Could our fight to reduce climate change help Americans live healthier and longer lives?
According to a report just released by the Harvard School of Public Health, Syracuse University and Boston University, the answer is YES.
The two part report titled “Co-benefits of Carbon Standards” modeled the health and environmental effects of three carbon reduction scenarios. The scenario using the model and reductions of the EPA proposed Clean Power Plan predicted that these emission reductions could prevent 3,500 premature deaths, 1,000 hospital admissions for heart and lung disease and 220 heart attacks each year in the United States by 2020. The report found that these reductions would “.. also lead to additional health benefits including reduced asthma symptoms and other health benefits for children, the elderly and vulnerable adults.”
Yikes! If reducing emissions from power plants can save 3,5000 lives and a thousand hospitalizations, how much death and suffering do these plants cause?
This report confirms that reducing power plant emissions isn’t just about climate change or polar bears. It is a fight to protect our health and economy right here, right now.
The toxic effects that pollution has upon our children, our elderly and our most vulnerable citizens cannot be denied. We don’t have go to the Arctic to find a species threatened by pollution. Look in our emergency rooms for kids being treated for asthma attacks or our elderly with strokes or heart attacks. Look to our classrooms where asthma is a leading cause of student absenteeism. This isn’t Republican vs Democrat or conservative vs liberal. It is about protecting our families and our communities from those who would poison our air. It’s time that we rewired our energy system so it doesn’t kill us, or the planet.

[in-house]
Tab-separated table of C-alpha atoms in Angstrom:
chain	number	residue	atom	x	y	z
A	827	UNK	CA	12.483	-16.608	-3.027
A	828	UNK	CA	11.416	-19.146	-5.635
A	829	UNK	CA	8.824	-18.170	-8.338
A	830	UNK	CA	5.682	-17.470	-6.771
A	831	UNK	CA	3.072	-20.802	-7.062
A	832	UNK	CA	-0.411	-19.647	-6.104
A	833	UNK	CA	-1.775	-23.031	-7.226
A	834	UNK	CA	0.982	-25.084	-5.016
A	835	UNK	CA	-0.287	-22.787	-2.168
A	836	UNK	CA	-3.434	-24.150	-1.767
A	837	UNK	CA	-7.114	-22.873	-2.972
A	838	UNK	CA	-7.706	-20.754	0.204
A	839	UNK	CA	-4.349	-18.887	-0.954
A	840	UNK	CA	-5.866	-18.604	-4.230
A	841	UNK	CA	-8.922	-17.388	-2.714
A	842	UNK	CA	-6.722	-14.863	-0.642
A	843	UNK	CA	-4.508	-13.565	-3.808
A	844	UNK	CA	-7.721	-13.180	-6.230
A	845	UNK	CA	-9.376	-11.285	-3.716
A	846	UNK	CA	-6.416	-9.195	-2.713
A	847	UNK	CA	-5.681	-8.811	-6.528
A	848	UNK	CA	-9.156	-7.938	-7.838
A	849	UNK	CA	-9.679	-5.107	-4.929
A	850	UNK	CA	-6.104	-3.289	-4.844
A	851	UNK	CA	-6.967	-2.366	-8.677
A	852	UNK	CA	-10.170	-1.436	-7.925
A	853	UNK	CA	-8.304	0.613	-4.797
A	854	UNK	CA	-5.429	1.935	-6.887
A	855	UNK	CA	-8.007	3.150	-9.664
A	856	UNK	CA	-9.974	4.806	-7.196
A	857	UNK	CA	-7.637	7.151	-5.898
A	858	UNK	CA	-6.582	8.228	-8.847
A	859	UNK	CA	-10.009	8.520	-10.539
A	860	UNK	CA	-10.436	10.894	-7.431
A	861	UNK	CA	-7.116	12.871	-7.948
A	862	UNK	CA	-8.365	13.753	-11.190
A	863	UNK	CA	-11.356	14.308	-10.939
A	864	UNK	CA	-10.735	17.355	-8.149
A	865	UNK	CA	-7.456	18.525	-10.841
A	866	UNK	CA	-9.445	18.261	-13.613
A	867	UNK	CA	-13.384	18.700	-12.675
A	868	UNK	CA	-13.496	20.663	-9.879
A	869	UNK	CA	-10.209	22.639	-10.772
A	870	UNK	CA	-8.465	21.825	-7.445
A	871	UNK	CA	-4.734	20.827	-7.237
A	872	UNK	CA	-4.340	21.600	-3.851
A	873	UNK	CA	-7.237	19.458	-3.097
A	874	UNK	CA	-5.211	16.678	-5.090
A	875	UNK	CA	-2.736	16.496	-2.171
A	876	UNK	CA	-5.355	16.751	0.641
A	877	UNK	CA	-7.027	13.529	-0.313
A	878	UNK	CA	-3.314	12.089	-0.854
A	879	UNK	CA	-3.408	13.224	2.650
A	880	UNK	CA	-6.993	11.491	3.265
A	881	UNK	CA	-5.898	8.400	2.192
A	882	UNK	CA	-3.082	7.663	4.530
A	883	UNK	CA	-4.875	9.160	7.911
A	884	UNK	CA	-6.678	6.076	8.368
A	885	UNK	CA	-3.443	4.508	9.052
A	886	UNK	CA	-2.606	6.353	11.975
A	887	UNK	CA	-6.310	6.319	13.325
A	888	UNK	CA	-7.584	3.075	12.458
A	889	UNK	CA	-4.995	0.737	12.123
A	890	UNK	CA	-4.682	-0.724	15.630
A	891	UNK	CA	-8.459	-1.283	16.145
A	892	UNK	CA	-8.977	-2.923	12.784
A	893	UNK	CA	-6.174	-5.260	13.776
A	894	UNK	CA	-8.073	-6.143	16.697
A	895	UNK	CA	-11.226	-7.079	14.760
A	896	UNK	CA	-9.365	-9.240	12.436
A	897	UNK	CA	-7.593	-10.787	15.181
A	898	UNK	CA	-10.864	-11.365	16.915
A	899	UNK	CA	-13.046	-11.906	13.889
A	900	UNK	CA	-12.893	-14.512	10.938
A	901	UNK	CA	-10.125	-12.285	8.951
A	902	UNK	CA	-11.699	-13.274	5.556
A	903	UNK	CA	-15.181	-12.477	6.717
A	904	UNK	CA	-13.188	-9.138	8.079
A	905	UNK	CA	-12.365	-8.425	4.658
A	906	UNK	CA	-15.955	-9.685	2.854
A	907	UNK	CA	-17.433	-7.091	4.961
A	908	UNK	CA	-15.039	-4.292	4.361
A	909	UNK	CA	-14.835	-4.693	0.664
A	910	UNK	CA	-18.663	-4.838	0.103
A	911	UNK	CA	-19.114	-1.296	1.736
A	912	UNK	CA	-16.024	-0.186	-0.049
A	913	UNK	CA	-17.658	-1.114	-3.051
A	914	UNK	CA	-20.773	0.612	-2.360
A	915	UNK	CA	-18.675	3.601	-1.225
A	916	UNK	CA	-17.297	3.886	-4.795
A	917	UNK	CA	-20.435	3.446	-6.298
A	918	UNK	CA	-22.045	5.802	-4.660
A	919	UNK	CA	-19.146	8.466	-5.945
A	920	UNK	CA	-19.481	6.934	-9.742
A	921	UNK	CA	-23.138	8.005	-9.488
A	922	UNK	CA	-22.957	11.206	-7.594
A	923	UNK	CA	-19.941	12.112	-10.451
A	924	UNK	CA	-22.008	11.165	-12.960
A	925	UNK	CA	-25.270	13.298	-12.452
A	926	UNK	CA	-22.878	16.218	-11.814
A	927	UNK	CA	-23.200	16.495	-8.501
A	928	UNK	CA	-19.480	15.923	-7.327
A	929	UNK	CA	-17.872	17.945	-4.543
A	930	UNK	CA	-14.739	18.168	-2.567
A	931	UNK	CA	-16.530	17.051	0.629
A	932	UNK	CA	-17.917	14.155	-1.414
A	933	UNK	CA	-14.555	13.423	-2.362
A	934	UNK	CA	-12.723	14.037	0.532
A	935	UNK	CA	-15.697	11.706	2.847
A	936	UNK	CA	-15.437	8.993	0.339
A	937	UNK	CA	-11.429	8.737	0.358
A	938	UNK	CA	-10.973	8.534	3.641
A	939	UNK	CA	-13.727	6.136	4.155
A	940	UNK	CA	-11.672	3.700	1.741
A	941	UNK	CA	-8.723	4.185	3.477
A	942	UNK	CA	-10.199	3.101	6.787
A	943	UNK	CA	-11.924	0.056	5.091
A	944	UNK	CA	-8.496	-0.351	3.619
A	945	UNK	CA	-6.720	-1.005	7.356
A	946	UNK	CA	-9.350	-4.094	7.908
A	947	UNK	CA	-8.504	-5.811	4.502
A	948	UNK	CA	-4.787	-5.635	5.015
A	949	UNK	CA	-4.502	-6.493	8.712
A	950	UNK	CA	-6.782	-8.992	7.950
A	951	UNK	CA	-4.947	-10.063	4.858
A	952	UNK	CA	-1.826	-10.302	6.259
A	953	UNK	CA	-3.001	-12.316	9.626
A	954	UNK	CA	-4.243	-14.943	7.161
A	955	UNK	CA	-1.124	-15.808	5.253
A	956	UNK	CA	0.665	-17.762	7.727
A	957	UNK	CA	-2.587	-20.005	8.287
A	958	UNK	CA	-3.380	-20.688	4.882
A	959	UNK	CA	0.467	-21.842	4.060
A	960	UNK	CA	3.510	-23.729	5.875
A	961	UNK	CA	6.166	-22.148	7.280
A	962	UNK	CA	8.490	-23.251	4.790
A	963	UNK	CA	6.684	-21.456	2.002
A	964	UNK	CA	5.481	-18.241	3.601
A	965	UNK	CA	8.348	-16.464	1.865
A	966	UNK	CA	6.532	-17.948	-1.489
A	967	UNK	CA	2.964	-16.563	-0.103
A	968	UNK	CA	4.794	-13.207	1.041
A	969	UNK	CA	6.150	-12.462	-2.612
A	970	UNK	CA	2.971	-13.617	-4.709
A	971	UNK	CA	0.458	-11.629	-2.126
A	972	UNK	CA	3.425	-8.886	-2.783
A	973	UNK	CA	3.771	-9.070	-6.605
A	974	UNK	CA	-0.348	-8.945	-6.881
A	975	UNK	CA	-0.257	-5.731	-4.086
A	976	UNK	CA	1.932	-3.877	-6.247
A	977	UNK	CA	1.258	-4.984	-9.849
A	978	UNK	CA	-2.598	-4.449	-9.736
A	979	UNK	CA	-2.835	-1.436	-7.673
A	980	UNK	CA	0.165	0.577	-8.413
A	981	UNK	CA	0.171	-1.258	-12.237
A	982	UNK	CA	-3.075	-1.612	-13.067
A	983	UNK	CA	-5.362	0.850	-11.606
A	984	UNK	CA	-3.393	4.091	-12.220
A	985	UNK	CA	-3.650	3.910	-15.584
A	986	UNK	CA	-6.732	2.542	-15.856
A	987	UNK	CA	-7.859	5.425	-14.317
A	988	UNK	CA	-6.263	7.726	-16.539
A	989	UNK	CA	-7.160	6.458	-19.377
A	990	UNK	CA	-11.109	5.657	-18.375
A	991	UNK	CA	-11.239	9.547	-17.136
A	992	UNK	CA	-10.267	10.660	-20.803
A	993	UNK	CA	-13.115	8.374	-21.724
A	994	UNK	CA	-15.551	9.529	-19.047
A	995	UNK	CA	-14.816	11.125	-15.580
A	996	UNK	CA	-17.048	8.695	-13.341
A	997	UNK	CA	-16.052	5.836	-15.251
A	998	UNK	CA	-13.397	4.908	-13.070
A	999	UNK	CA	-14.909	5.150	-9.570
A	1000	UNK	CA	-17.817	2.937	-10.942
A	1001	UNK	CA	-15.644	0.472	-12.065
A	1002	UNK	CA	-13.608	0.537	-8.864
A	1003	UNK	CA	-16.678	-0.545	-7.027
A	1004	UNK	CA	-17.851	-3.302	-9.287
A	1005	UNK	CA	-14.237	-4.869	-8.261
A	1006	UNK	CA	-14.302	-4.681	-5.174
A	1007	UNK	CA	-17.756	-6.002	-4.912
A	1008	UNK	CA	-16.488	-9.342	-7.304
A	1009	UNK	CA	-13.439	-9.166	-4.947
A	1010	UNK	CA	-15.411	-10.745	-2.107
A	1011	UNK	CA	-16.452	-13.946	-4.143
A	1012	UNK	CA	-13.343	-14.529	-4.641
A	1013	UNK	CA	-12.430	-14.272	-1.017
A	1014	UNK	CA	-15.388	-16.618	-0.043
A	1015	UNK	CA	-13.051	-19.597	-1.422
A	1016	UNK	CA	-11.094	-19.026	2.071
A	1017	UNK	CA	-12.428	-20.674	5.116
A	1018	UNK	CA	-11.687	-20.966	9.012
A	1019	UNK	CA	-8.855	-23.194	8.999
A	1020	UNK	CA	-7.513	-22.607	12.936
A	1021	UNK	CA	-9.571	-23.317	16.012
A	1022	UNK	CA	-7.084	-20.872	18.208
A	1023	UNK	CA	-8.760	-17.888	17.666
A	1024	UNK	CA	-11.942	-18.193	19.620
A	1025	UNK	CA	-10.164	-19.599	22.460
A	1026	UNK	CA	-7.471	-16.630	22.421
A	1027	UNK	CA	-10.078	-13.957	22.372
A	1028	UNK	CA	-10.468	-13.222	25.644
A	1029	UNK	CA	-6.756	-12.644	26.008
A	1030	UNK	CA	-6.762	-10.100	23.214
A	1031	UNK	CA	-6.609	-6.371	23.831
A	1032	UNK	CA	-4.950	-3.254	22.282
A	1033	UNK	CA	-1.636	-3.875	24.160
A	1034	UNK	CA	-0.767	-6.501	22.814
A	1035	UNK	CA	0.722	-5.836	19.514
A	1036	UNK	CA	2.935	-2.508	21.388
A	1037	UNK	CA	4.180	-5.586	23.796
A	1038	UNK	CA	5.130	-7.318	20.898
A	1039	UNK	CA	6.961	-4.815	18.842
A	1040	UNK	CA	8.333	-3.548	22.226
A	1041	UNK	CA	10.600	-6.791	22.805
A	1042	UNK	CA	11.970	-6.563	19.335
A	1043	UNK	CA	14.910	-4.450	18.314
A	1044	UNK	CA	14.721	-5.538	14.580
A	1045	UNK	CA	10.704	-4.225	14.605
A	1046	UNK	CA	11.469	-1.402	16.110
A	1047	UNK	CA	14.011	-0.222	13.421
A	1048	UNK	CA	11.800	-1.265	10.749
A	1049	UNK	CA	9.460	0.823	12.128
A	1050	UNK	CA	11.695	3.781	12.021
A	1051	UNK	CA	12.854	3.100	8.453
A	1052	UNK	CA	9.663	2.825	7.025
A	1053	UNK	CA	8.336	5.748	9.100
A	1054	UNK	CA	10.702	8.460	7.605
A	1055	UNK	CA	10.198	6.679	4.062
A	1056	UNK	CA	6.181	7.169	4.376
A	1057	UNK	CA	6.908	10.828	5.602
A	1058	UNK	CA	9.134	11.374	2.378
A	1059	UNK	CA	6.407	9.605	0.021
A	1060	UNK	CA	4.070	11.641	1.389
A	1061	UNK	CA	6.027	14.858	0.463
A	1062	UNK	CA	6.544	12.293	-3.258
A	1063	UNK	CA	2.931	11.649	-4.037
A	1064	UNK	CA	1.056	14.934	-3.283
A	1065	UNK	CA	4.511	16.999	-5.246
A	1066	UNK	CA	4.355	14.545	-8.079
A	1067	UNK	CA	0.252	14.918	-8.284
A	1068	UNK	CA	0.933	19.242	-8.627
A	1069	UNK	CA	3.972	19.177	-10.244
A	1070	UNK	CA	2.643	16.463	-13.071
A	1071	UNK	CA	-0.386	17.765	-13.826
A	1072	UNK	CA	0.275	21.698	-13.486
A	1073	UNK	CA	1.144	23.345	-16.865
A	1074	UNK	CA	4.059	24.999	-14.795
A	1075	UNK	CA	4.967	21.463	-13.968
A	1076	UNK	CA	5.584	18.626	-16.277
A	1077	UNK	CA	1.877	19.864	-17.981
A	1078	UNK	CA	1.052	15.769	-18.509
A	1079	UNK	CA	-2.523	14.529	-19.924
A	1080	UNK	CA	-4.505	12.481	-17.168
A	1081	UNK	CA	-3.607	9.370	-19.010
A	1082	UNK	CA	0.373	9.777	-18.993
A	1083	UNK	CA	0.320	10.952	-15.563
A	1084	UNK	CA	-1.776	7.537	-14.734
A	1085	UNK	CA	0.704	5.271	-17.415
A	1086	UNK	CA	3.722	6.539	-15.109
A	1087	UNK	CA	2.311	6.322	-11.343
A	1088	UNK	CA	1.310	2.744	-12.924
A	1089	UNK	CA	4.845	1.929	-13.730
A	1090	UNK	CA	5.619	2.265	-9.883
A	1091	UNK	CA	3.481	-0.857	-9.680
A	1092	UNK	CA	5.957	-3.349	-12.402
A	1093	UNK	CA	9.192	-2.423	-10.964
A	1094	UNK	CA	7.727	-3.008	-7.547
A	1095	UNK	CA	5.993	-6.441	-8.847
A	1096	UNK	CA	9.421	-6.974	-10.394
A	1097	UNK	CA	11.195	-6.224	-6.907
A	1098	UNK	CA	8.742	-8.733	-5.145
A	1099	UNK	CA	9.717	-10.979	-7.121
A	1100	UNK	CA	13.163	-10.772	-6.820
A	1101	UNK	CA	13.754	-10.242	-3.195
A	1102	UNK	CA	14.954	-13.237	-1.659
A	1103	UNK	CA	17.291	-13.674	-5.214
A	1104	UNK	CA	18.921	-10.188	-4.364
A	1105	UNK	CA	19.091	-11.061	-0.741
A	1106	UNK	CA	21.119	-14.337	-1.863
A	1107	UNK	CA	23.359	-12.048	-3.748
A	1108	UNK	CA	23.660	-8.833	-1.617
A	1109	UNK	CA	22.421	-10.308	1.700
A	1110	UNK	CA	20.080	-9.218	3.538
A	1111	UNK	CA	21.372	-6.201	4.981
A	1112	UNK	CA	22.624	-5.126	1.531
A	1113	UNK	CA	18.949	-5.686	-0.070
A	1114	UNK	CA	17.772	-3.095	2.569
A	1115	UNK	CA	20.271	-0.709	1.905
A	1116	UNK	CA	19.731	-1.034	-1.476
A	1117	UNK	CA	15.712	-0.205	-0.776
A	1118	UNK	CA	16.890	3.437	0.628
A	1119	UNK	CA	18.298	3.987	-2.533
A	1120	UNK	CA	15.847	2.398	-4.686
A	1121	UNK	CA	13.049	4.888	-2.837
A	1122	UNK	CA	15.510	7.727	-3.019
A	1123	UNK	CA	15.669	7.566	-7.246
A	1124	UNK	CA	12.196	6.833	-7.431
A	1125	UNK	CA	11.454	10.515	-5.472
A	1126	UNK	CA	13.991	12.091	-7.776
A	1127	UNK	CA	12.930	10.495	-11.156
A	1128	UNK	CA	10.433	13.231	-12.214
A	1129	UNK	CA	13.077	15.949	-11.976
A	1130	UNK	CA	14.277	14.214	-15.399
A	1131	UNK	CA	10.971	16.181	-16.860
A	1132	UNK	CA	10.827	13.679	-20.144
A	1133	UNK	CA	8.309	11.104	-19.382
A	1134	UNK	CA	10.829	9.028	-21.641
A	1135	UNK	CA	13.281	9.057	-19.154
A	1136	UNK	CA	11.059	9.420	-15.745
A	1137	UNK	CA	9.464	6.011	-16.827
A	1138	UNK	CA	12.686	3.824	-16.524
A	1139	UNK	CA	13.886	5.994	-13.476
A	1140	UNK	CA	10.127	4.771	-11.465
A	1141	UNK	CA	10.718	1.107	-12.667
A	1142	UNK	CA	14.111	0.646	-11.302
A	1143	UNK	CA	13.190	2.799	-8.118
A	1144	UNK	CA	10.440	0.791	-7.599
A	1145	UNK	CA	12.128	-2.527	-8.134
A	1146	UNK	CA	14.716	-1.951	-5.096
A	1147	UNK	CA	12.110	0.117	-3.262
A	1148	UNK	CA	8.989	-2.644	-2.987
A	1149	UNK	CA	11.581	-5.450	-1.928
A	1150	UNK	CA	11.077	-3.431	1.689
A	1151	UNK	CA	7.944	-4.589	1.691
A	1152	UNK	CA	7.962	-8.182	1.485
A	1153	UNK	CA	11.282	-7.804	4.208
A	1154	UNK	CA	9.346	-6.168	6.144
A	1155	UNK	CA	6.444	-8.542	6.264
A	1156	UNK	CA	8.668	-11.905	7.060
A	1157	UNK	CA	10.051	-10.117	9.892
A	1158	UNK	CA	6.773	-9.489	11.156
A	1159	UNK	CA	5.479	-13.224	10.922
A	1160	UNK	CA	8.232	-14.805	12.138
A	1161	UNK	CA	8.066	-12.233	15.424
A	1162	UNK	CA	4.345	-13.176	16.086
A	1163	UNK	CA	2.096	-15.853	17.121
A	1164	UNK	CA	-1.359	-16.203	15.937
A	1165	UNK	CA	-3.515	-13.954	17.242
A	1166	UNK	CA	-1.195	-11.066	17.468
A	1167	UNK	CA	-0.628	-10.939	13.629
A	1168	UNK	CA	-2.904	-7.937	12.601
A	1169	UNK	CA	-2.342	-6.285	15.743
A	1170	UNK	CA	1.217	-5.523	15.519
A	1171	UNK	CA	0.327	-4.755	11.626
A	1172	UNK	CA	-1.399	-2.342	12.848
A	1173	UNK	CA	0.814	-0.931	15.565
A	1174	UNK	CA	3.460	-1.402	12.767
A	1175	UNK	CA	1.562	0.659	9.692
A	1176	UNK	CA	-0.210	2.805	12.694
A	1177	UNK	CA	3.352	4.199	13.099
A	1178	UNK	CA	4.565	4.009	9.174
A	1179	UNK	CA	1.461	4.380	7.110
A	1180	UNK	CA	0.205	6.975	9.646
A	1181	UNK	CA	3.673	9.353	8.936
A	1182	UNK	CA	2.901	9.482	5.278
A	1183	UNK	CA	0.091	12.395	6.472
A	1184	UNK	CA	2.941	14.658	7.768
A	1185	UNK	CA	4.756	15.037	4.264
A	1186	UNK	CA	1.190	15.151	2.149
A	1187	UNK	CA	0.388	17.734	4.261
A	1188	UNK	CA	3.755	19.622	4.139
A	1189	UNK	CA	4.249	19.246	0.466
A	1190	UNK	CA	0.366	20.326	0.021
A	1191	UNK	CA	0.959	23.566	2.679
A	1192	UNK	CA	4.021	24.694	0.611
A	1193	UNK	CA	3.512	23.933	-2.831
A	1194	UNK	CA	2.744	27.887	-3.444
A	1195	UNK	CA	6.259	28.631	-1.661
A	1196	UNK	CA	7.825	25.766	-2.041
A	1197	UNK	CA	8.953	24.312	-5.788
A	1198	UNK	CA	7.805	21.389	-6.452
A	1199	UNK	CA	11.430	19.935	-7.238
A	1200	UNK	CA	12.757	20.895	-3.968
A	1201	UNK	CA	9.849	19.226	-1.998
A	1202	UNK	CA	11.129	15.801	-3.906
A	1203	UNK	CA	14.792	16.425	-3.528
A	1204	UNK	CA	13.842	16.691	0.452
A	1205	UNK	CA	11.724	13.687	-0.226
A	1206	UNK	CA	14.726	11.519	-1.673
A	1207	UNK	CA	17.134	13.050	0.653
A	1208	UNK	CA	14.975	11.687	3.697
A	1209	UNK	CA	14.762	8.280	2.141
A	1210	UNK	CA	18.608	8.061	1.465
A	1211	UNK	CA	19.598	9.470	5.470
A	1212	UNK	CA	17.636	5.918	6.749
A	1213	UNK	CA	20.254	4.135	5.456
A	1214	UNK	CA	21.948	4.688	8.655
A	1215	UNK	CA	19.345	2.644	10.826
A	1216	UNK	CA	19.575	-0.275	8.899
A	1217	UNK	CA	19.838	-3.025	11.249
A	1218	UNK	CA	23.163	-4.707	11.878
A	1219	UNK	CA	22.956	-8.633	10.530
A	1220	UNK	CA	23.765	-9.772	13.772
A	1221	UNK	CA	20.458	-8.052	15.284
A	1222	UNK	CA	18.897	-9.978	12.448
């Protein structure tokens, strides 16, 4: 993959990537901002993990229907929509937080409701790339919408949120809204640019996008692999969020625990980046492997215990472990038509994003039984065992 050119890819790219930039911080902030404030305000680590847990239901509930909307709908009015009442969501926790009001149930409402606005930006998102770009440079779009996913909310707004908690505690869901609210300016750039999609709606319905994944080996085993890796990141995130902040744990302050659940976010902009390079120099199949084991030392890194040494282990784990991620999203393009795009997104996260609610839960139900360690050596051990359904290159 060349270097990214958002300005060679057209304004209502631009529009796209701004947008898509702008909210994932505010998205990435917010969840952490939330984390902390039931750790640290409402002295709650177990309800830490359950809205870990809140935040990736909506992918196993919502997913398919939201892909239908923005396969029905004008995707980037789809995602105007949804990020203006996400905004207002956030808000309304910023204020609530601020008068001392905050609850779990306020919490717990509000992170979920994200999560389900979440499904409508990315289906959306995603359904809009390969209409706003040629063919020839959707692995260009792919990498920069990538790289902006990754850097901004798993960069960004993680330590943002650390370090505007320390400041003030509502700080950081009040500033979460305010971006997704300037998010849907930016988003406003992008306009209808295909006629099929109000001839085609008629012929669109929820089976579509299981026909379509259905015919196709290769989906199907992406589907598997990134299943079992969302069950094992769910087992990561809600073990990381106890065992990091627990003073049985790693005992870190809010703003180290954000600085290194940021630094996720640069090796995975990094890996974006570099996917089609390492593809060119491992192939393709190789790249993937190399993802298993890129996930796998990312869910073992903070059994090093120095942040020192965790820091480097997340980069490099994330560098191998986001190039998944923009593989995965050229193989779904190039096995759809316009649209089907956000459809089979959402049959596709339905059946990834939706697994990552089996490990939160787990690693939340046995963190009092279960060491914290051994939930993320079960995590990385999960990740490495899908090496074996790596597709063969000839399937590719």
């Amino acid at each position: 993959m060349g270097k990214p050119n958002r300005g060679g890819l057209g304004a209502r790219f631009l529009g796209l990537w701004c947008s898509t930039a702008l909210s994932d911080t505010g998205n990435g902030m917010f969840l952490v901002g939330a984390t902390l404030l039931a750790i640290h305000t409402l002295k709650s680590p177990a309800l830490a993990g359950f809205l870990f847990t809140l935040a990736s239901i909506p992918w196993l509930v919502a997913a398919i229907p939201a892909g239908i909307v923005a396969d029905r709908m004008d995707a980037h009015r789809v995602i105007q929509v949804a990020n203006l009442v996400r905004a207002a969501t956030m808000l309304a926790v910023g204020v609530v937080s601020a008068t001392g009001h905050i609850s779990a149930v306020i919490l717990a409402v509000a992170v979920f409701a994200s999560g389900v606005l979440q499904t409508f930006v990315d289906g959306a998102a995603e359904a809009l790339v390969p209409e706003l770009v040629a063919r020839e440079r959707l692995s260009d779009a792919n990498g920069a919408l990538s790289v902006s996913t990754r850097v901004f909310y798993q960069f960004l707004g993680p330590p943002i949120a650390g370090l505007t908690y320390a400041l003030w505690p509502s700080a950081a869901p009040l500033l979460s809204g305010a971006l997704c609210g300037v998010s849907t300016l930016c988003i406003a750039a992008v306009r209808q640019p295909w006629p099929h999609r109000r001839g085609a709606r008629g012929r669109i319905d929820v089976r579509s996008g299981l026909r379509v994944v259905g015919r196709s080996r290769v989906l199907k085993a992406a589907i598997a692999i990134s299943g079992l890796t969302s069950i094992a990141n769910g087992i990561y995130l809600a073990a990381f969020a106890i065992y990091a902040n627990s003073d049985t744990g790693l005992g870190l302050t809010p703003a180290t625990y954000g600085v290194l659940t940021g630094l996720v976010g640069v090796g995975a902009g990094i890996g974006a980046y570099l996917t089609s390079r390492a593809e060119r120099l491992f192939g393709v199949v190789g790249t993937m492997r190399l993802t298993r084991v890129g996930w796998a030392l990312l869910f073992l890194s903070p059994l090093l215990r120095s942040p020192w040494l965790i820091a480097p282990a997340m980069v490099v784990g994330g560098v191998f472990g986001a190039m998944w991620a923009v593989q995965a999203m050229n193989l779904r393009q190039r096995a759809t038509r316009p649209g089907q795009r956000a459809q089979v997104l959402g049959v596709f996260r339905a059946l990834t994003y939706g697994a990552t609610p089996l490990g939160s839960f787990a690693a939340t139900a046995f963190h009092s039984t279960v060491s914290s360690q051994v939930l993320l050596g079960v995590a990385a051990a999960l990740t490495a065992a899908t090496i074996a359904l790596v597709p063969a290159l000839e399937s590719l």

Maryland would be one of the states that would benefit most from reductions in power plant emissions. The report ranks Maryland as 5th in the percentage of avoided premature deaths, third in the decrease in air pollution harmful to our health, and fourth in the amount of decrease in air pollution detrimental to ecosystems. Here are the states which would benefit the most from these emission reductions:
The states with the greatest estimated percent of avoided premature deaths are (in order): PA, OH, WV, MO, MI, KY, MD, DC, IL, DE, IN, and AR.
States with the largest statewide decreases in air pollution harmful to our health are: OH, PA, MD, WV, IL, KY, MO, IN, AR, CO, AL and WV.
And the states with largest statewide average decreases in air pollution detrimental to ecosystems (sulfur and nitrogen) include: PA, WV, OH, MD, KY, DE, IN, IL, and MO.